Wednesday, July 25, 2012

Department of Labor Introduces "Pay for Success Pilot Projects"

Earlier this summer, the Department of Labor announced $20 million in funding for the second round of Workforce Innovation Funding. For the first time, this funding will be used to implement Pay for Success Pilot Projects – projects using a new financing model that targets limited government dollars to programs only after they have demonstrated successful outcomes. In piloting this new model, DOL will provide funding for workforce development projects that provide effective employment and training services that generate positive outcomes for clients, as well as long-term cost savings to the government.

The Pay for Success Model
In difficult economic times, the government often faces difficult decisions as it faces cutbacks and must allocate limited funds to a diverse array of programs and services. The Pay for Success (PFS) pilot, however, offers an innovative financing model that may help DOL – and the federal government at large – test a new strategy for government investment that has the potential to fund programs in a manner that is both cost-effective for taxpayers and beneficial for the clients and communities that utilize the services provided. The PFS model is designed to work in the following manner:
  1. The government commits to funding programs based on the specific outcomes that are achieved within a given period of time. Potential outcomes may include, for example, having a certain number of participants in a workforce development program obtain employment within two months of completing a job training program. 
  2. The financial capital needed to cover the operating costs of the program and the desired outcomes outcome is provided by individual investors or philanthropic organizations. 
  3. The government provides funding for the program only if the specific outcomes are achieved. If the outcomes are achieved, investors receive a positive return on their investment. If outcomes are not achieved, however, the government does not provide funding for the program and investors incur a loss. 
In the PFS model, private investors absorb all financial risk, allowing the government to provide funding only for those programs that demonstrate positive results. Though there are many benefits of the program, the DOL solicitation highlights the model’s ability to fund effective prevention strategies that are often cut in federal budgets despite their potential to generate future cost savings. For example, providing effective job training may increase an individual’s ability to secure a job and, as a result, decrease federal spending related to unemployment benefits.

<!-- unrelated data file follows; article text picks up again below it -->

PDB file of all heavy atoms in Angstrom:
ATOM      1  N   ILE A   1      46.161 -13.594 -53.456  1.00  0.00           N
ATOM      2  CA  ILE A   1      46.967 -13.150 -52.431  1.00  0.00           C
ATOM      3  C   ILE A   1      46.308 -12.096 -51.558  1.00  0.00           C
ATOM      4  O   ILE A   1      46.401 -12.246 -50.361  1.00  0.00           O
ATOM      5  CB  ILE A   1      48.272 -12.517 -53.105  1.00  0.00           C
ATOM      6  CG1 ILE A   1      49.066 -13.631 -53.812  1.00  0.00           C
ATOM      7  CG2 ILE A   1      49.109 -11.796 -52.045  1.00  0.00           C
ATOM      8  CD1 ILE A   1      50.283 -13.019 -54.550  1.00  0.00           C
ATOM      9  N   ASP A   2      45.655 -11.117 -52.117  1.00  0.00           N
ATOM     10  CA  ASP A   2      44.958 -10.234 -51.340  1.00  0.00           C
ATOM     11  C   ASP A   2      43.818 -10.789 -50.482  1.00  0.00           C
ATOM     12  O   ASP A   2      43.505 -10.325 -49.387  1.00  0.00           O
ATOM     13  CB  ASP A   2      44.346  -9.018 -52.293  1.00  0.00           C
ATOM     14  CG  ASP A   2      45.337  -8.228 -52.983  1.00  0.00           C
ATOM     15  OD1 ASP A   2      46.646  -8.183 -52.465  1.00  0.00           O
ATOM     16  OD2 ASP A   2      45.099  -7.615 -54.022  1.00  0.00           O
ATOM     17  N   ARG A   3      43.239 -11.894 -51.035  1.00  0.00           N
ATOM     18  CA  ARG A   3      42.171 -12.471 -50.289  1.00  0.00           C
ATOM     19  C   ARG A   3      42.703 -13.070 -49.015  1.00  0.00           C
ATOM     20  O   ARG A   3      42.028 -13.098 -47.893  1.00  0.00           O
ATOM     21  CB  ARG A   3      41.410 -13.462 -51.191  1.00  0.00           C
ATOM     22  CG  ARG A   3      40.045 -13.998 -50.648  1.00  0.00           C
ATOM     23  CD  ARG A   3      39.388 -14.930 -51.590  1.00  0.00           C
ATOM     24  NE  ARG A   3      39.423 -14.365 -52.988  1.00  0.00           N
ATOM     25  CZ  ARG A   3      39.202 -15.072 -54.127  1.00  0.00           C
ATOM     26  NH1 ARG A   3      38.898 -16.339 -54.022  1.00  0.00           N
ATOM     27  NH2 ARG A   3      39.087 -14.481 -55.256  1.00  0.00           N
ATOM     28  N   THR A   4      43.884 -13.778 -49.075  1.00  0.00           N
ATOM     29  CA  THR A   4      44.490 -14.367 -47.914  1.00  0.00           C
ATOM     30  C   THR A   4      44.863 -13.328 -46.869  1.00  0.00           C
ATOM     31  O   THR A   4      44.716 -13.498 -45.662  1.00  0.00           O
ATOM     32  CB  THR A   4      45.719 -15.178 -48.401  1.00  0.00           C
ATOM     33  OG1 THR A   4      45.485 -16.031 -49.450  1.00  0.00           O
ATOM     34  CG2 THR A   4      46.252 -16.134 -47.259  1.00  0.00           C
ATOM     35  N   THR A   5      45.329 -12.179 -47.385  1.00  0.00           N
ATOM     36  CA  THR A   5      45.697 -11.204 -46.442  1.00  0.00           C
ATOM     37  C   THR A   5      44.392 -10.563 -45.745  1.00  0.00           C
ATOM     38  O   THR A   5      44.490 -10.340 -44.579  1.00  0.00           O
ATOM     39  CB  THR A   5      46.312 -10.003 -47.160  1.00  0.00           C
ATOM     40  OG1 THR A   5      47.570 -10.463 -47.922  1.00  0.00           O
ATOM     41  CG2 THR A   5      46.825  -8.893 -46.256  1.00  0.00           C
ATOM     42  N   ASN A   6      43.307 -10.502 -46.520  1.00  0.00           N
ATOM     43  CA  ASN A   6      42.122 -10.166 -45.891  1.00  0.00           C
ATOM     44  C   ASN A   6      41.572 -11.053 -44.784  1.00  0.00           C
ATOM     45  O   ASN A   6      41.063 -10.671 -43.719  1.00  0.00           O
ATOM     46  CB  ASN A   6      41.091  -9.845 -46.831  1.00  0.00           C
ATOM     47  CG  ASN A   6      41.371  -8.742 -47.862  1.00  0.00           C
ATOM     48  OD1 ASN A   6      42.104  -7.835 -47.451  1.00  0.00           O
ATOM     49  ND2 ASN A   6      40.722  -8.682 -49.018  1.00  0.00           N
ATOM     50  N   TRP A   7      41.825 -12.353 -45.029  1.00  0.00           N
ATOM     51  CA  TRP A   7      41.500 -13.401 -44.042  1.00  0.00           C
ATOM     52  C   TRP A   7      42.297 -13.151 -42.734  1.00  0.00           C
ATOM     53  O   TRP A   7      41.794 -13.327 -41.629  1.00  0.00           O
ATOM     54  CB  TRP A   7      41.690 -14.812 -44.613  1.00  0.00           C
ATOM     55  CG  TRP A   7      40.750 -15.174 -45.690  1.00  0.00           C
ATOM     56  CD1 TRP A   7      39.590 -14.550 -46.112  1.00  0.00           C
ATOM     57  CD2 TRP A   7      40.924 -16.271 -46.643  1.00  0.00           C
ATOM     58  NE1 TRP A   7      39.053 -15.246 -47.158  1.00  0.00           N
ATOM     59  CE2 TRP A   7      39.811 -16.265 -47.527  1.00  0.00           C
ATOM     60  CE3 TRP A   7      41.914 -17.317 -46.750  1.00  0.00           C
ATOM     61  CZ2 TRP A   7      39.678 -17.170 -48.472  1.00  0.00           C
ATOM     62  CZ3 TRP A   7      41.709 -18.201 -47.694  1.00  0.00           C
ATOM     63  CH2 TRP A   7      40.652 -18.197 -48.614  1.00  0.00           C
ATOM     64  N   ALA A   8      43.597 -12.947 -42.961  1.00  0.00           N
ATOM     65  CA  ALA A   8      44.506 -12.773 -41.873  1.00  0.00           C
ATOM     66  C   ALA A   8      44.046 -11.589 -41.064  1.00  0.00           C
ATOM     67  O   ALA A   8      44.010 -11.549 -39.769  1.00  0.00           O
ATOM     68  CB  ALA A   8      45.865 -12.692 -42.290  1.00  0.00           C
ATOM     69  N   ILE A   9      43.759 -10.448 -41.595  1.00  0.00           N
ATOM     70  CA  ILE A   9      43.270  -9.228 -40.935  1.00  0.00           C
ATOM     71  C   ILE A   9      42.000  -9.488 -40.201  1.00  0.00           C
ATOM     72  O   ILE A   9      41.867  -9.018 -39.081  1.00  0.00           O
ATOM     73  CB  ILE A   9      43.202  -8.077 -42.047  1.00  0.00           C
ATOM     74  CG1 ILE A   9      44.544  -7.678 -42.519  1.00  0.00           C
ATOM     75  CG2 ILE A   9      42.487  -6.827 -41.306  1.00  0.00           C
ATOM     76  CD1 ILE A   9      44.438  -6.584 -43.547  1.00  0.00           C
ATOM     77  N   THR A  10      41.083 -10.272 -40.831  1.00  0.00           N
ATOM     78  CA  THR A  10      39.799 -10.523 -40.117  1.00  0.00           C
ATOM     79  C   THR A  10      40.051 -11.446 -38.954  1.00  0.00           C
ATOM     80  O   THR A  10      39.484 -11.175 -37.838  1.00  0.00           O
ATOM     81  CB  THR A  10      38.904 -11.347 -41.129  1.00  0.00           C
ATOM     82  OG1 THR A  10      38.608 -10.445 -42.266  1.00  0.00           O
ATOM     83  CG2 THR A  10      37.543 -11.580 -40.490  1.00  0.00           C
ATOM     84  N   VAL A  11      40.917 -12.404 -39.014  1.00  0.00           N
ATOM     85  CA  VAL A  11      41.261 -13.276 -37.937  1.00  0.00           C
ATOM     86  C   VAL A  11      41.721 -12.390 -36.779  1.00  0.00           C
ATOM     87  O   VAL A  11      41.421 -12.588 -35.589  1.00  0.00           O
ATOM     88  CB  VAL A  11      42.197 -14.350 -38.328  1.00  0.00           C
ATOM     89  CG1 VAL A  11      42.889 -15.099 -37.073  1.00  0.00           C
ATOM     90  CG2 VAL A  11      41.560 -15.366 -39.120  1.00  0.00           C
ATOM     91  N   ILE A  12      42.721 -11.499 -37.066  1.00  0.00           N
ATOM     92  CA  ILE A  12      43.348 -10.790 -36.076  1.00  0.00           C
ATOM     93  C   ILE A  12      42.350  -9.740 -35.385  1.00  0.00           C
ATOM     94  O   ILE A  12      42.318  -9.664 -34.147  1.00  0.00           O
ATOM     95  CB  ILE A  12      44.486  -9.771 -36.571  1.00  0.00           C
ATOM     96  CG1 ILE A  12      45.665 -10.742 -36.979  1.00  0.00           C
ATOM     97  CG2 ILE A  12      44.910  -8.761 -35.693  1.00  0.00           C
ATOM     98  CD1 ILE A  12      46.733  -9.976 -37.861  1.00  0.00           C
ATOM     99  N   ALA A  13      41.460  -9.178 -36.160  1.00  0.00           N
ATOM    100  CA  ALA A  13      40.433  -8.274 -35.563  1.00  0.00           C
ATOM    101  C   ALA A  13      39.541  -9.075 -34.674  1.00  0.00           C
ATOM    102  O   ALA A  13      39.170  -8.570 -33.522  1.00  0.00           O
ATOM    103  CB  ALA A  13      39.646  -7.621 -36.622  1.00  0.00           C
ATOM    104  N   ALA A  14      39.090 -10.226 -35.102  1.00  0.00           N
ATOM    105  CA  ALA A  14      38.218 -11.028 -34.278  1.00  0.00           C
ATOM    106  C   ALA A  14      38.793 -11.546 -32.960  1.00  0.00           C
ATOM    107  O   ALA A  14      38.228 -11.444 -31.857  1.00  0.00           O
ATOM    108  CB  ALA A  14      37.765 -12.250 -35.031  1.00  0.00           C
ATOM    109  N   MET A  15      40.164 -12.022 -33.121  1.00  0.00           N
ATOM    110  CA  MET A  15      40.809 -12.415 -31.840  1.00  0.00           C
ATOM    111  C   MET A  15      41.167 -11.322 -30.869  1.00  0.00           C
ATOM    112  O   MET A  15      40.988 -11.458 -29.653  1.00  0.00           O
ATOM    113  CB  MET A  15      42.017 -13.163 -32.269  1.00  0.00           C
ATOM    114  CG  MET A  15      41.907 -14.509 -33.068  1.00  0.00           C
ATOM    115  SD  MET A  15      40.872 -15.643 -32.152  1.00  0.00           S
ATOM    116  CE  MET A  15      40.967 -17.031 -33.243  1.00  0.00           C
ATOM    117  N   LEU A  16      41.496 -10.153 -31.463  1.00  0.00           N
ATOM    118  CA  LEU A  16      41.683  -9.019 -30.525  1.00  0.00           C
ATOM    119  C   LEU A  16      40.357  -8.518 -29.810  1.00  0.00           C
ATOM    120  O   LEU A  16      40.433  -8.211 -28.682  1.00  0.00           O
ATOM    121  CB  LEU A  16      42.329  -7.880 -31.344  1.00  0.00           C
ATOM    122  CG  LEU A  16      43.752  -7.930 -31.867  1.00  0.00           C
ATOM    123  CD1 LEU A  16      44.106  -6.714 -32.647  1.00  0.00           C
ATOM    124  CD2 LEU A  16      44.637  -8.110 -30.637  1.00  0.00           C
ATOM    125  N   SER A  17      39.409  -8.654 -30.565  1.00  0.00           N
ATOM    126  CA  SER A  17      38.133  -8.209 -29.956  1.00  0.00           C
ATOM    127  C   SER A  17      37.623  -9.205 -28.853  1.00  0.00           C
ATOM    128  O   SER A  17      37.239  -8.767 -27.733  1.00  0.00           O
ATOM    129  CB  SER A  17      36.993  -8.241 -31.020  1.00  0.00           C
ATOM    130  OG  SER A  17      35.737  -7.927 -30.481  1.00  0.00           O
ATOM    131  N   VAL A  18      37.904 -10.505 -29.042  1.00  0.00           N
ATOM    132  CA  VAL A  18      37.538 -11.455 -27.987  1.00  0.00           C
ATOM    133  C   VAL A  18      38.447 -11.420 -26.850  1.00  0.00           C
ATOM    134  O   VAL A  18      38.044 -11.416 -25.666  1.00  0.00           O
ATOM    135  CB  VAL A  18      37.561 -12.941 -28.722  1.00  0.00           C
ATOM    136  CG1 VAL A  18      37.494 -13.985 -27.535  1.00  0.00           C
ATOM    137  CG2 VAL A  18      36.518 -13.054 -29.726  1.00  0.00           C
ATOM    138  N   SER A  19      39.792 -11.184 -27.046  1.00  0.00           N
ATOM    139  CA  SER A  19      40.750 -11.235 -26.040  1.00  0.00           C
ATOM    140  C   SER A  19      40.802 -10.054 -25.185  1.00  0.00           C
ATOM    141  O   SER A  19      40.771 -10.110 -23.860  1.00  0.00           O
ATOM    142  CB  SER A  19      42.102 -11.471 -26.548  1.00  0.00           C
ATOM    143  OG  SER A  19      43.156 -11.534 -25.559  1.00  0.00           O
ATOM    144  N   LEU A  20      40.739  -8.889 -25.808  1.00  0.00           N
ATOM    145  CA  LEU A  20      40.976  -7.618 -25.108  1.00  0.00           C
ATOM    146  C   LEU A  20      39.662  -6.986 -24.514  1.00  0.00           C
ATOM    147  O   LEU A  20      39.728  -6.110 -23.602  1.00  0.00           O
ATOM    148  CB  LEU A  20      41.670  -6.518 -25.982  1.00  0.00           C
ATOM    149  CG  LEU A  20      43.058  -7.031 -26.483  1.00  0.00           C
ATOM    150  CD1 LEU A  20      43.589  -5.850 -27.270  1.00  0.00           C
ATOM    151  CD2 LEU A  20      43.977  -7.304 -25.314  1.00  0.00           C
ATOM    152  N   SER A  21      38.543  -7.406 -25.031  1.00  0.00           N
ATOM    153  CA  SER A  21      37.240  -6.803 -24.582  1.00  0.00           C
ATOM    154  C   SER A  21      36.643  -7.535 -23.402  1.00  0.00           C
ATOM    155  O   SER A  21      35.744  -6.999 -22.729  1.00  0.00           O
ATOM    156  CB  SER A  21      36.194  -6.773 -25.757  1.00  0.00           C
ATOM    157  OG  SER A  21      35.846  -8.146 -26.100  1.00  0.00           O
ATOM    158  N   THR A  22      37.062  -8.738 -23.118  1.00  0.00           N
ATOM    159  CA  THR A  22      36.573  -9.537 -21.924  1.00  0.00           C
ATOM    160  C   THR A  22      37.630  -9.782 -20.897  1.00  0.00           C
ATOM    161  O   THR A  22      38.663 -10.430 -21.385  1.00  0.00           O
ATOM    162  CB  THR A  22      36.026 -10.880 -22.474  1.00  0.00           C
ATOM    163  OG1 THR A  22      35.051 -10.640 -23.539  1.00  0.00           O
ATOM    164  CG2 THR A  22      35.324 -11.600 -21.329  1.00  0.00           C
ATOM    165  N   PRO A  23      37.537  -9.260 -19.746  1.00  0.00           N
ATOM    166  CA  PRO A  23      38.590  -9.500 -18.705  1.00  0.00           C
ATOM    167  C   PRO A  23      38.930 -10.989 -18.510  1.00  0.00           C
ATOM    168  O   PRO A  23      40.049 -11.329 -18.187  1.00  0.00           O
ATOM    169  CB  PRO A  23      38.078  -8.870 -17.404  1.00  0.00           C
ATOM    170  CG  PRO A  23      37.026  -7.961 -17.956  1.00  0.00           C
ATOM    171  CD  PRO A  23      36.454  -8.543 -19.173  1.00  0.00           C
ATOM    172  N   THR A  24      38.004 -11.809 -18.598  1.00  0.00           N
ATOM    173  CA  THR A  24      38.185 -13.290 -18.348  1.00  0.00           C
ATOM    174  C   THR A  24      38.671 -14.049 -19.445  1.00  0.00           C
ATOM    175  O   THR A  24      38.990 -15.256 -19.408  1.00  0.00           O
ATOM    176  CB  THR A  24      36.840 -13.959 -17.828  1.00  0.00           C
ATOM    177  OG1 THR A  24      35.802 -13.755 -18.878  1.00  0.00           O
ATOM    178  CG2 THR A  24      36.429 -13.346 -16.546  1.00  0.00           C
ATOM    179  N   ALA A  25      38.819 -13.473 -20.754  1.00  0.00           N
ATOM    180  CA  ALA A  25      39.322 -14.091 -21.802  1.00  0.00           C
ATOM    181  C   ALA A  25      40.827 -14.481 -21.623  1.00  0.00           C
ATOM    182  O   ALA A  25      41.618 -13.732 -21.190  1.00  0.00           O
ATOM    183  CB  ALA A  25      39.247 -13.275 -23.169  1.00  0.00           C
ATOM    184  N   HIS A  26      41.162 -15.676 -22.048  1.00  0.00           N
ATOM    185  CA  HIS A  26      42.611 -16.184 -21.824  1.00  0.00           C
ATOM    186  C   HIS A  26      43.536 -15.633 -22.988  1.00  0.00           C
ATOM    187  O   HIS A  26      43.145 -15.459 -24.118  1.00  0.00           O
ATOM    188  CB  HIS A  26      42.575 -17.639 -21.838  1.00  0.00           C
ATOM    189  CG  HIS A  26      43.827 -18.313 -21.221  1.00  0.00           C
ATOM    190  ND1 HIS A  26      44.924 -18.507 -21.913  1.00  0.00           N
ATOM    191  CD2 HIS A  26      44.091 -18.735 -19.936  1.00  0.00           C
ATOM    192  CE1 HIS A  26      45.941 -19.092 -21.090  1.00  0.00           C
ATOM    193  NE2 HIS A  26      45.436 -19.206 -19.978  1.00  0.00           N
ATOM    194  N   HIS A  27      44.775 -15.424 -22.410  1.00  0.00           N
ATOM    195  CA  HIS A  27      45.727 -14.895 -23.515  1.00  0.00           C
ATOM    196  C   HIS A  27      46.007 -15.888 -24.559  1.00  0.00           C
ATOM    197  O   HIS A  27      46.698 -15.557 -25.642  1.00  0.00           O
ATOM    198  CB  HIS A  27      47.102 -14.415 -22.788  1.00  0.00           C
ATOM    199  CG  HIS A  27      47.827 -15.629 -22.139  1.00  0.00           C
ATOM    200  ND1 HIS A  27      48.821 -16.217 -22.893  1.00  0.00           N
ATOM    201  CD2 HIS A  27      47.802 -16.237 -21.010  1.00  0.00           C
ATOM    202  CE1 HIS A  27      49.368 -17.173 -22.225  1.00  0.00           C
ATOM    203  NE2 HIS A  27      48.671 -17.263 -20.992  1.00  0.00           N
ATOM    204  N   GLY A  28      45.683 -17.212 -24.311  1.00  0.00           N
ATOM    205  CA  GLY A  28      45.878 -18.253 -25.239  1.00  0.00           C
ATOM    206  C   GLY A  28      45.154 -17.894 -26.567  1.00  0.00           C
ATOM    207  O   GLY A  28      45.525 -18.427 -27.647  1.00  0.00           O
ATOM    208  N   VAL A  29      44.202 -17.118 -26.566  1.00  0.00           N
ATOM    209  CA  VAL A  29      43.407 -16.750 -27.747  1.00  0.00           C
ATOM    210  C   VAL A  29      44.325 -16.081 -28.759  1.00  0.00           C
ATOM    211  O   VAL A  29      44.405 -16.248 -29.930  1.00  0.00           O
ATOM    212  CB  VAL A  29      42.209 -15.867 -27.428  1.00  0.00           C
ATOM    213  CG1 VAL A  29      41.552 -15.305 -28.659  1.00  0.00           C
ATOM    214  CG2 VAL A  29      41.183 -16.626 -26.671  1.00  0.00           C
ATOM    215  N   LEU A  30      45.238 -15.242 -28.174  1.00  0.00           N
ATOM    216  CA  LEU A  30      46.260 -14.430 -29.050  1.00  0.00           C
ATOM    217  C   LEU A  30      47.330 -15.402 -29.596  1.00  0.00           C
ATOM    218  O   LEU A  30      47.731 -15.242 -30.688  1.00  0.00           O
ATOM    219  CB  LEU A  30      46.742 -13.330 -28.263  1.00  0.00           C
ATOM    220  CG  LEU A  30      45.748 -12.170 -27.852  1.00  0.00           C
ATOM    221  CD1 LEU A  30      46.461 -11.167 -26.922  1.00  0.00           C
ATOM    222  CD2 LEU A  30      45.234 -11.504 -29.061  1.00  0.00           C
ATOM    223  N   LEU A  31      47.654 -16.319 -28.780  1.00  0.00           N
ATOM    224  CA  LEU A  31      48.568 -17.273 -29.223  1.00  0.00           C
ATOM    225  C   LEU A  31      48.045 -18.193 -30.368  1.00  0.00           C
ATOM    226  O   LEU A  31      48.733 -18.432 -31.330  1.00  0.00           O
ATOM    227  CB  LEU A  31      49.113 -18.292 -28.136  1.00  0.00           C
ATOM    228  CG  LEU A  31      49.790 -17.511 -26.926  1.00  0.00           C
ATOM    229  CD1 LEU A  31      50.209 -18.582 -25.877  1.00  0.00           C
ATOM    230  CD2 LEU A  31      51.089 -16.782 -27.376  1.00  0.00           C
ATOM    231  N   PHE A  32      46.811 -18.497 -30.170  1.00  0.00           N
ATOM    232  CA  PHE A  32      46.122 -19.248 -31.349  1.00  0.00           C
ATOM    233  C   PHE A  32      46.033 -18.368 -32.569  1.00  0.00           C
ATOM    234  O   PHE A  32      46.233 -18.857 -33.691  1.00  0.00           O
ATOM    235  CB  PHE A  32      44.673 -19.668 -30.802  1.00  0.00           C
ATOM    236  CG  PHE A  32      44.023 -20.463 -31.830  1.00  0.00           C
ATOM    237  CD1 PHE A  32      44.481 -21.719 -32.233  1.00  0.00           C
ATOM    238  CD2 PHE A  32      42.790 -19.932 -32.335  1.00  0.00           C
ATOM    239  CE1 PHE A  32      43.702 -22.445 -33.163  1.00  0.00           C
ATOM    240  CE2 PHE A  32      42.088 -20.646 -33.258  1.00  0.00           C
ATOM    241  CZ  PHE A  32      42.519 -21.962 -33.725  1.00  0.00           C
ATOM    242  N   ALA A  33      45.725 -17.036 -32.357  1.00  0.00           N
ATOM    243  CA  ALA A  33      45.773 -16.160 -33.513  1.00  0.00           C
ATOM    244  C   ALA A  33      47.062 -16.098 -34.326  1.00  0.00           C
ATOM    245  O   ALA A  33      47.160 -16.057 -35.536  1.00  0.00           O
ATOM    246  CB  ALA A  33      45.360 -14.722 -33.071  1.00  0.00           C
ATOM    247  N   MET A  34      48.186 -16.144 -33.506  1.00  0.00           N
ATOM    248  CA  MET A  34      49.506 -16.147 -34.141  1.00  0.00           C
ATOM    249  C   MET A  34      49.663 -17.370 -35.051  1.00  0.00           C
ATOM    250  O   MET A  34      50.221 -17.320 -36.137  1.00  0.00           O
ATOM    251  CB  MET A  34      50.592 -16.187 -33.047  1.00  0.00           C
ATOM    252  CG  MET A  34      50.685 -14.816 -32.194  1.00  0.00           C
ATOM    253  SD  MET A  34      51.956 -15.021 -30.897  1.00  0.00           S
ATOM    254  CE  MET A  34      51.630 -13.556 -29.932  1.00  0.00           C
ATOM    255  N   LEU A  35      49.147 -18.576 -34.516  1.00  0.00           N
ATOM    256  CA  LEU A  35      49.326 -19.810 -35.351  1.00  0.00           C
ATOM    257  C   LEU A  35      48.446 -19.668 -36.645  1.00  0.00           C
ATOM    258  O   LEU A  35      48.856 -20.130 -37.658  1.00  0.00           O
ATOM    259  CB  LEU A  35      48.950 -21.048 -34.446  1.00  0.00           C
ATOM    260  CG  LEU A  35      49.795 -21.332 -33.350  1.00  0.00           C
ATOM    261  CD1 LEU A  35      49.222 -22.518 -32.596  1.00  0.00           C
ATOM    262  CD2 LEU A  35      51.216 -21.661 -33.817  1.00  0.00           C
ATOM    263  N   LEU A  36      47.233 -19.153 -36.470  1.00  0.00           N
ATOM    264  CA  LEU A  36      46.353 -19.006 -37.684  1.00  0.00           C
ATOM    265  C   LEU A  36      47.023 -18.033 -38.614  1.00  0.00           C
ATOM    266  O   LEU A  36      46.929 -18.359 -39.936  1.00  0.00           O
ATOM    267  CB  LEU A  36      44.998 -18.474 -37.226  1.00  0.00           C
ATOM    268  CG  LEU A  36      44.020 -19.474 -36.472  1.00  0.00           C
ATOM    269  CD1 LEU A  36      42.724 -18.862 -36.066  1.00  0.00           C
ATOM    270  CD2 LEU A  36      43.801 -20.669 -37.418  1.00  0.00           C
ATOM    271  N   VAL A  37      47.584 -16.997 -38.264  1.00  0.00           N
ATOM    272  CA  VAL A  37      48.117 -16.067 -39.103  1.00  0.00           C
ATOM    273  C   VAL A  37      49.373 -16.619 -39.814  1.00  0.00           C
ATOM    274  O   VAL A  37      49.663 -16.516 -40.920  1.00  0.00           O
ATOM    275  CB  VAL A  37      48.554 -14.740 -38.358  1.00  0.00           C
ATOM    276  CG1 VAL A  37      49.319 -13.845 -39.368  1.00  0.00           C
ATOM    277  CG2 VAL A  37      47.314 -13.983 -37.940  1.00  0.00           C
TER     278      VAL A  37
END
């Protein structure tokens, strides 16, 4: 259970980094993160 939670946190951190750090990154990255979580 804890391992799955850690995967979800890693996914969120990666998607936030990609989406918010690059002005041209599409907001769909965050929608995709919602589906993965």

The Opportunity: The Workforce Innovation Fund PFS Pilot Project
Using the PFS model, DOL intends to provide funding for projects that demonstrate effective interventions and positive results in a cost-effective manner.  Specifically, DOL will provide funding for projects that address difficult workforce system issues, such as barriers to employment for high-risk populations, including homeless individuals, high school dropouts and former prisoners. In piloting this model, applicants will need to address the PFS partnership structure, which must include:
  1. a state or local government agency that services as the grant applicant and lead entity
  2. an intermediary responsible for achieving the target outcomes, contracting with service providers and locating investors 
  3. investors willing to provide the capital needed to implement the program
  4. an independent evaluator responsible for verifying and validating whether the target outcomes are achieved. 
The DOL solicitation provides detailed information and guidance about the structure of this partnership, as well as the implementation of the PFS model in general. DOL has created a website containing several resources about the Pay for Success model and how it will be used to support the Workforce Innovation Fund.  Included on the website are a Pay for Success FAQ document, as well as a PFS Readiness Self-Assessment.

Eligible applicants include: local and tribal governments responsible for workforce programs, as well as State Workforce Agencies. One to three grants are expected to be awarded in Spring 2013.  Grant applications are due December 11, 2012.

For more information about the Workforce Innovation Fund, including a list of the first round grantees that received a total of $147 million in grants, please click here.

Stay tuned to our blog for more information about the PFS model, including information about the challenges and successes of the PFS Pilot Project.

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